The scope and tripod together weigh approx. 20lbs. I wondered what the EVscope would be made of. The answer is aluminum for the OTA tube and plastic cladding for the lower end cell and mount cladding. The fork arm/base /rear cell have aluminum skeletons but in truth is, I was a bit disappointed.
With this scope commanding almost $3000USD, you’d like to think you could get away from the ETX black plastic syndrome, but the scope does have some heft to it, hinting perhaps at a substantial aluminum frame beneath the cladding.
The tripod is basically a heavy-duty camera tripod and the feet are tipped with squishy rubber pads which seem to allow a lot of ‘wiggle’.
Several times I would get the message that the ‘EV mode was dropped due to vibration’. It was a breezy night. I wonder if the squishy feet were allowing too much movement?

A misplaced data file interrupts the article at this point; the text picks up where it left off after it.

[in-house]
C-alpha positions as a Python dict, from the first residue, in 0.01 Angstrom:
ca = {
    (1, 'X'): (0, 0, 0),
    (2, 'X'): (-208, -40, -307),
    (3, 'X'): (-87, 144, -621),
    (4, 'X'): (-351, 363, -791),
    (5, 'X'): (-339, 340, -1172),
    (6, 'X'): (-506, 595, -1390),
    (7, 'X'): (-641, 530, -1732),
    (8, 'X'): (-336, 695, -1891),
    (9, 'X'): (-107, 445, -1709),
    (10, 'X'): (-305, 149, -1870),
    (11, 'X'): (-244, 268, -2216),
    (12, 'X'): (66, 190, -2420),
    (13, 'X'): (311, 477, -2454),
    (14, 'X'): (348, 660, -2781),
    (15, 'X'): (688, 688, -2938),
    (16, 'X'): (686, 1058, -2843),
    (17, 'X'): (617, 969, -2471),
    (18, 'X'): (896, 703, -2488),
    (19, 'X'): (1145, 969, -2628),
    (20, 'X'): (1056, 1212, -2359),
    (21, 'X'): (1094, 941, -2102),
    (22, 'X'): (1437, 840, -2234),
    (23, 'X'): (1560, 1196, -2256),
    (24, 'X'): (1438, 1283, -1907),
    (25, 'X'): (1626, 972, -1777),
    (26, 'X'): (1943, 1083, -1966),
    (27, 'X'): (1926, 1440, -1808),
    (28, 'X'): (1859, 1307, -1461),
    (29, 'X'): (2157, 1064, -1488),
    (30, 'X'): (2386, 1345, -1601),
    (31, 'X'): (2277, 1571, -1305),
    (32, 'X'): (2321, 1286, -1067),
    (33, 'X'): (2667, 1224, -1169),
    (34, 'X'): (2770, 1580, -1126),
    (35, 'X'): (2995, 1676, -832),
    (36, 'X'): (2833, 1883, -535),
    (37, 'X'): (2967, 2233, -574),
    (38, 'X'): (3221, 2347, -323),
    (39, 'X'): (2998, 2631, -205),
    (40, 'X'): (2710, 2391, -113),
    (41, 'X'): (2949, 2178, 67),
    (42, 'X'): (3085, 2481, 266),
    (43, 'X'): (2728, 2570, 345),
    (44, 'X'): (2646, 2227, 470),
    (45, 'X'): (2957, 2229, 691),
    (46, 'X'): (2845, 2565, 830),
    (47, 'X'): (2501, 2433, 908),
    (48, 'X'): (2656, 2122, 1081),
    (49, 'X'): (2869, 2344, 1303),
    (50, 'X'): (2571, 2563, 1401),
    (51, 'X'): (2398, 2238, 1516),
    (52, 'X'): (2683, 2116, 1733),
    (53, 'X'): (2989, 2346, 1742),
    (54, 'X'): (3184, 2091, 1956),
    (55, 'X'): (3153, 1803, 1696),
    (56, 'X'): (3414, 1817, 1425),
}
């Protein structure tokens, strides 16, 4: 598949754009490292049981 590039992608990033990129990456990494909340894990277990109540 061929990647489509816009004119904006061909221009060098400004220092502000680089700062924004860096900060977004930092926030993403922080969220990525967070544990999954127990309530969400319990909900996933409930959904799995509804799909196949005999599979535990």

The tripod design allows the angle of the legs to be altered from a narrow footprint to almost horizontal in 3 steps. There are 3 ledges that the leg stop can butt against. Just pull out the detent to allow the stop to clear the lower ledge and butt against the next. It is not spring loaded so be sure to re-seat it.
The interface between the mount base and tripod head could also be more rigid. There are only 2 hold-down screws around the periphery, and this allows some movement between the scope and the tripod head. 3 screws would eliminate this issue, and indeed, there is a raised boss in the casting identical to the other two locations that has not been drilled/tapped. This would be an easily fixed oversight.
There is also some unwanted lateral play in the AZ axis. This could be contributing to the vibration warnings I sometimes get. I am currently working with Unistellar to address this issue and will advise the outcome.
Looking down the tube you will see the primary mirror at the bottom, and the ‘secondary cage’ forming the cross at the top of the tube where the Sony sensor is mounted.
Interestingly, the tube is double walled.. Whether this is to help with thermal stability, or to hide the wiring going up to the sensor – who knows? The inside of the OTA is painted a satin black which does a poor job of reducing stray light. A flat black paint, or even better, a textured flat black would help the cause.